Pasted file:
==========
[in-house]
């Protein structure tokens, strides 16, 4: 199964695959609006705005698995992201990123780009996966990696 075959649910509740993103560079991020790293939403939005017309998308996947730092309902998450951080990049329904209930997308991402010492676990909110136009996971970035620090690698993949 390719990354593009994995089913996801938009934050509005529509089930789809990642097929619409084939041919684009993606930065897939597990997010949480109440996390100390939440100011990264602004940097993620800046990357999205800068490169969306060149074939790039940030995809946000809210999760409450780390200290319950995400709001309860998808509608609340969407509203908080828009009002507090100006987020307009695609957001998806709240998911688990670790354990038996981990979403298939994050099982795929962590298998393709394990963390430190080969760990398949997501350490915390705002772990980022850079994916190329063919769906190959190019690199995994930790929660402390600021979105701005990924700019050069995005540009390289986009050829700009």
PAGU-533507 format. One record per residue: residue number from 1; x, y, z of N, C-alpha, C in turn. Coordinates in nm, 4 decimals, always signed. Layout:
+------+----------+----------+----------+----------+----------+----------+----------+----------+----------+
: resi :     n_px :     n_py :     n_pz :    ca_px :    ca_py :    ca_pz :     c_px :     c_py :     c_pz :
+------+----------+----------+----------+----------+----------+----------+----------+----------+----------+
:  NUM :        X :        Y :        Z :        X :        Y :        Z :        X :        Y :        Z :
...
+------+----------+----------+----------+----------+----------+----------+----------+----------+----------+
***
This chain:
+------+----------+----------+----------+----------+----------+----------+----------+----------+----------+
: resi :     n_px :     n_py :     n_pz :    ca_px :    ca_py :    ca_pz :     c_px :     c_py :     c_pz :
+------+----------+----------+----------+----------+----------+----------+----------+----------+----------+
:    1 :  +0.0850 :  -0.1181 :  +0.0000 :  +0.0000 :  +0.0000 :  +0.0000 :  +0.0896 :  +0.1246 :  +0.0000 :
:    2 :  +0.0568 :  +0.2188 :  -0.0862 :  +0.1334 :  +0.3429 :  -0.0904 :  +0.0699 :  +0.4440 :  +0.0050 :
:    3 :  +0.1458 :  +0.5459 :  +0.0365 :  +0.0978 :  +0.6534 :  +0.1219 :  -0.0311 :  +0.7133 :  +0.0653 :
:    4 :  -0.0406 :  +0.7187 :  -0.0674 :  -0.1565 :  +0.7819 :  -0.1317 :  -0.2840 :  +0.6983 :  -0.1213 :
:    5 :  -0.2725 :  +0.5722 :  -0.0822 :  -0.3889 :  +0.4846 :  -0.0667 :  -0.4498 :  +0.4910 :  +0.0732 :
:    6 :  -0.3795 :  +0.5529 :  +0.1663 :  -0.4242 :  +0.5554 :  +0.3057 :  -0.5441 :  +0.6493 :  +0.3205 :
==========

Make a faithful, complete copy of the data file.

[in-house]
């Protein structure tokens, strides 16, 4: 199964695959609006705005698995992201990123780009996966990696 075959649910509740993103560079991020790293939403939005017309998308996947730092309902998450951080990049329904209930997308991402010492676990909110136009996971970035620090690698993949 390719990354593009994995089913996801938009934050509005529509089930789809990642097929619409084939041919684009993606930065897939597990997010949480109440996390100390939440100011990264602004940097993620800046990357999205800068490169969306060149074939790039940030995809946000809210999760409450780390200290319950995400709001309860998808509608609340969407509203908080828009009002507090100006987020307009695609957001998806709240998911688990670790354990038996981990979403298939994050099982795929962590298998393709394990963390430190080969760990398949997501350490915390705002772990980022850079994916190329063919769906190959190019690199995994930790929660402390600021979105701005990924700019050069995005540009390289986009050829700009």
PAGU-533507 format. One record per residue: residue number from 1; x, y, z of N, C-alpha, C in turn. Coordinates in nm, 4 decimals, always signed. Layout:
+------+----------+----------+----------+----------+----------+----------+----------+----------+----------+
: resi :     n_px :     n_py :     n_pz :    ca_px :    ca_py :    ca_pz :     c_px :     c_py :     c_pz :
+------+----------+----------+----------+----------+----------+----------+----------+----------+----------+
:  NUM :        X :        Y :        Z :        X :        Y :        Z :        X :        Y :        Z :
...
+------+----------+----------+----------+----------+----------+----------+----------+----------+----------+
***
This chain:
+------+----------+----------+----------+----------+----------+----------+----------+----------+----------+
: resi :     n_px :     n_py :     n_pz :    ca_px :    ca_py :    ca_pz :     c_px :     c_py :     c_pz :
+------+----------+----------+----------+----------+----------+----------+----------+----------+----------+
:    1 :  +0.0850 :  -0.1181 :  +0.0000 :  +0.0000 :  +0.0000 :  +0.0000 :  +0.0896 :  +0.1246 :  +0.0000 :
:    2 :  +0.0568 :  +0.2188 :  -0.0862 :  +0.1334 :  +0.3429 :  -0.0904 :  +0.0699 :  +0.4440 :  +0.0050 :
:    3 :  +0.1458 :  +0.5459 :  +0.0365 :  +0.0978 :  +0.6534 :  +0.1219 :  -0.0311 :  +0.7133 :  +0.0653 :
:    4 :  -0.0406 :  +0.7187 :  -0.0674 :  -0.1565 :  +0.7819 :  -0.1317 :  -0.2840 :  +0.6983 :  -0.1213 :
:    5 :  -0.2725 :  +0.5722 :  -0.0822 :  -0.3889 :  +0.4846 :  -0.0667 :  -0.4498 :  +0.4910 :  +0.0732 :
:    6 :  -0.3795 :  +0.5529 :  +0.1663 :  -0.4242 :  +0.5554 :  +0.3057 :  -0.5441 :  +0.6493 :  +0.3205 :